The little white box contained the cartridge, a manual, and the necessary screws and nuts to install the cartridge. Carefully and slowly, I removed my Ortofon OM5 from the Rega P1. No problem. Let’s stick this bad boy on! The sun was calling.

First, I carefully plugged each of the tonearm pins into the AT95E following the diagram included in the manual and firmly planted the cartridge’s top in line with my headshell’s front-most tip as recommended by SM. Tonearm pins attached. Cartridge in place, I slid the screws through the headshell and into each of the holes on both sides of the AT95E, but my plans were stunted. The outer ridge of the green stylus housing on the AT95 blocked the securing of the screw. There was no space to squeeze the nut above the green awning onto the bottom of the screw.

I kept trying to squeeze that nut on, but the sun rose and my eyes began to droop. Time was catching up with me, but being driven to listen to some vinyl in the breaking dawn, I continued forcefully pushing the screws downward but pressing ever-so-gently on the sides of the cartridge, being careful not to bend back a second stylus. I couldn’t keep the plastic cover over the stylus while trying to insert the screws as it only made it more difficult to have the nut reach over the stylus encasement’s green ridge, which expanded wider than the top of the cartridge. The extreme holding down of the screws in place combined with the required delicate touch to keep the cartridge safe exploded into spastic arm movements endangering my hi-fi. I knocked a tiny screw on the ground into a bowl of dust, cables, and record sleeves, lost and gone forever. “It’s OK,” I reminded myself. “We have more screws.”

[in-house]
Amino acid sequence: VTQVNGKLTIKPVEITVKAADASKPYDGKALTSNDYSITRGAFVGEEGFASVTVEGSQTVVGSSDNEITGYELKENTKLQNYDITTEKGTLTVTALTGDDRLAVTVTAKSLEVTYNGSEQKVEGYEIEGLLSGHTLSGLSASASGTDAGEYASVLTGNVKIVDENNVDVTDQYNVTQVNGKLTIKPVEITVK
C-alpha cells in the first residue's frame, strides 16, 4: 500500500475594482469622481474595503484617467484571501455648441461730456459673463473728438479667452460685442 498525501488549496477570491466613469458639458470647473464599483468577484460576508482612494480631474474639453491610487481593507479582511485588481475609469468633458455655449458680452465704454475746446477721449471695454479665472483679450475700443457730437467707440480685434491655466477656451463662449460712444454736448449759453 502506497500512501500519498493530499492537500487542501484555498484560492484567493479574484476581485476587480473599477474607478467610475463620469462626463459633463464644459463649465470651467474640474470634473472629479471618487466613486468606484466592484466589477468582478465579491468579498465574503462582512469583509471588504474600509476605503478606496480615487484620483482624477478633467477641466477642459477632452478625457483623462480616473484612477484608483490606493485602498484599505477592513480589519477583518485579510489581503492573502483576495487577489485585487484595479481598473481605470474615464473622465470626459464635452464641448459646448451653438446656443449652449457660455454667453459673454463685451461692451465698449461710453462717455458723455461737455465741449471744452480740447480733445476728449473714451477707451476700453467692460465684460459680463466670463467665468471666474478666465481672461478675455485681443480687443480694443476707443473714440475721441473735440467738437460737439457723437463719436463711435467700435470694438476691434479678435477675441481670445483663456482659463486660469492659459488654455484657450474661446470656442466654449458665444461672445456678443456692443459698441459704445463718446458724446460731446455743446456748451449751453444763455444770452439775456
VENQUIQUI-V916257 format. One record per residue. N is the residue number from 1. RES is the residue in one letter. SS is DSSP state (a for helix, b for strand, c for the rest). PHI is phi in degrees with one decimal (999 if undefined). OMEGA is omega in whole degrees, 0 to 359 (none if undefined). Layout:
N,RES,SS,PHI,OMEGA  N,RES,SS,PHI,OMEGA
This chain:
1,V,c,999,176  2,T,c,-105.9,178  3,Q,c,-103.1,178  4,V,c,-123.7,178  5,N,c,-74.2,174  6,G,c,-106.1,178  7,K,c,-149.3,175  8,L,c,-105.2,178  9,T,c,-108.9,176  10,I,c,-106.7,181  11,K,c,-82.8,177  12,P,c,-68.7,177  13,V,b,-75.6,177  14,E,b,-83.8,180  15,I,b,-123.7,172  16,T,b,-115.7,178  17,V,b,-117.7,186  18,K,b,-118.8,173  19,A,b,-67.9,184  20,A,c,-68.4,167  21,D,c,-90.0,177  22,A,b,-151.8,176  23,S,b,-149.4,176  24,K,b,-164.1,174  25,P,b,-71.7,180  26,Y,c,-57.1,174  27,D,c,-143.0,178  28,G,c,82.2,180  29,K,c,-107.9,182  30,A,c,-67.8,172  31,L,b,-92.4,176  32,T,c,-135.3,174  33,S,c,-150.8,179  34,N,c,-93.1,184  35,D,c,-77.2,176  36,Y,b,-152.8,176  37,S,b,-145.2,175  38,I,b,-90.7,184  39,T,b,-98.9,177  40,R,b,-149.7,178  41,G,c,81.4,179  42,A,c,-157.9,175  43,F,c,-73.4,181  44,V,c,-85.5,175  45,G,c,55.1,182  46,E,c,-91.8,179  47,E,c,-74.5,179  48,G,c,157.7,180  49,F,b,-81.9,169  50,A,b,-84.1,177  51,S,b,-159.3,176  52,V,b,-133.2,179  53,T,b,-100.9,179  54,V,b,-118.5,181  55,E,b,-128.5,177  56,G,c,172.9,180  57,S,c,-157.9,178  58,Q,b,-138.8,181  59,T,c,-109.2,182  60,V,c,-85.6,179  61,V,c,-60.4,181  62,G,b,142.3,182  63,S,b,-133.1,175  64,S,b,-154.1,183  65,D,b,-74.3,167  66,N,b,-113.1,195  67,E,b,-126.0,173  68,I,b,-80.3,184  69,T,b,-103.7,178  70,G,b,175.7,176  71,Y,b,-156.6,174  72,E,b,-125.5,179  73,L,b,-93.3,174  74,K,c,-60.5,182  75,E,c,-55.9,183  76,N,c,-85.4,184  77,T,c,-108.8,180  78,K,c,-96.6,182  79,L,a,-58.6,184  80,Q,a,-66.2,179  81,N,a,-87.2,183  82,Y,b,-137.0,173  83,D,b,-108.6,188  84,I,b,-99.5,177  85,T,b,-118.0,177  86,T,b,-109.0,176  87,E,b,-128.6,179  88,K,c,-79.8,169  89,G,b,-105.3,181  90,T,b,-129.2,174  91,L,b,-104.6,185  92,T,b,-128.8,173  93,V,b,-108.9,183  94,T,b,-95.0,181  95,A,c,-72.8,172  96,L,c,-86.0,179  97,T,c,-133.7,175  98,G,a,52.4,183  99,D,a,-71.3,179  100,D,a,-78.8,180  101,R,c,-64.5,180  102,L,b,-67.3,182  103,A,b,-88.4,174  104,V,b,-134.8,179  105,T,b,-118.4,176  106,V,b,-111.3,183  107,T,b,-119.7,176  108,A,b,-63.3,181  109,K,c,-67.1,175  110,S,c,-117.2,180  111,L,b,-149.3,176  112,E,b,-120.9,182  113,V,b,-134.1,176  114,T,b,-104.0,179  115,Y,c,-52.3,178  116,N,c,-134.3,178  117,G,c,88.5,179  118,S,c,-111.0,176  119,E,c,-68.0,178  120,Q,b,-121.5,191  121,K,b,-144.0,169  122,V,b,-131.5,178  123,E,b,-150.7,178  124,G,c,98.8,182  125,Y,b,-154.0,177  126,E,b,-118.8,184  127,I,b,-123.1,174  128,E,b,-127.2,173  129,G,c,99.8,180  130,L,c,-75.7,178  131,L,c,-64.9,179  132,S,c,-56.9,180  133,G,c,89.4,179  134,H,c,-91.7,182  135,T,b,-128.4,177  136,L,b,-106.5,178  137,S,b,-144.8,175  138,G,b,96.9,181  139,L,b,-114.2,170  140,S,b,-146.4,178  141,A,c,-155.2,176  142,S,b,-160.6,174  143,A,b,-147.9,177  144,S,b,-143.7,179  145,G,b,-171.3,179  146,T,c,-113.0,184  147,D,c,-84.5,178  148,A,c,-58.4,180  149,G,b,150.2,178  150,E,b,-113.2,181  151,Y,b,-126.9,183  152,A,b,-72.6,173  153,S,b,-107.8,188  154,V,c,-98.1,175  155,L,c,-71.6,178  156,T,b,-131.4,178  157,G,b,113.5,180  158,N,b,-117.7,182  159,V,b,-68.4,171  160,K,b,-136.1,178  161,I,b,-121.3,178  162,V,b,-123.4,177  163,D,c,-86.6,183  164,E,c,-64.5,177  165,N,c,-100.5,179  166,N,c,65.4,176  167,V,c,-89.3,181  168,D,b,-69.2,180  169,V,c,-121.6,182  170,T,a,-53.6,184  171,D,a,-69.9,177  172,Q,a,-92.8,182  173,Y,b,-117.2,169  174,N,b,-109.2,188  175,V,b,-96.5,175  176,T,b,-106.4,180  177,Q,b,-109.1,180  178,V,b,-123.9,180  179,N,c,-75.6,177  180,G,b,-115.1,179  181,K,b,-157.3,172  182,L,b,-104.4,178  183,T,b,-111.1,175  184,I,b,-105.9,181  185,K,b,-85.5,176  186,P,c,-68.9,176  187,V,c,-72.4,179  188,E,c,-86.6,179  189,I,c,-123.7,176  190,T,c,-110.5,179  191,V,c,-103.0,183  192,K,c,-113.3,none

Accepting defeat that the nut would just not pass over that darn green ridge, I decided to put back on the OM5. I removed the pins from the AT95 and started connecting them to the Ortofon. Unfortunately, I am stubborn.

“I gotta give it one more try.”

Quickly, forcefully and recklessly, I ripped the OM5 from the tonearm pins and the OM5 took a pin with it. The tonearm cable snapped at its exit point from the tonearm, and I was left with 4 little leads dangling by a pin and capped by a little ball of gray foam.

This was just too much. Any drowsiness had been replaced by anger and more restlessness. The sun peeked through my window.

Weeks later, SM would return to the office with bags under his eyes and a scratchy throat.

“What is going on dude??” I asked concerned. SM did not seem his normal self. Though usually quiet, he was never this quiet.

“I haven’t been getting a lot of sleep lately.”

“Why’s that?”

“I’m changing the cartridge on my Rega, but nothing is sounding right.”

Tell me about it.

Part Two: I visit In Living Stereo (New York, NY) to fix ‘er up the right way.

Keep Reading: Part 1.5

Stephen Scharf's picture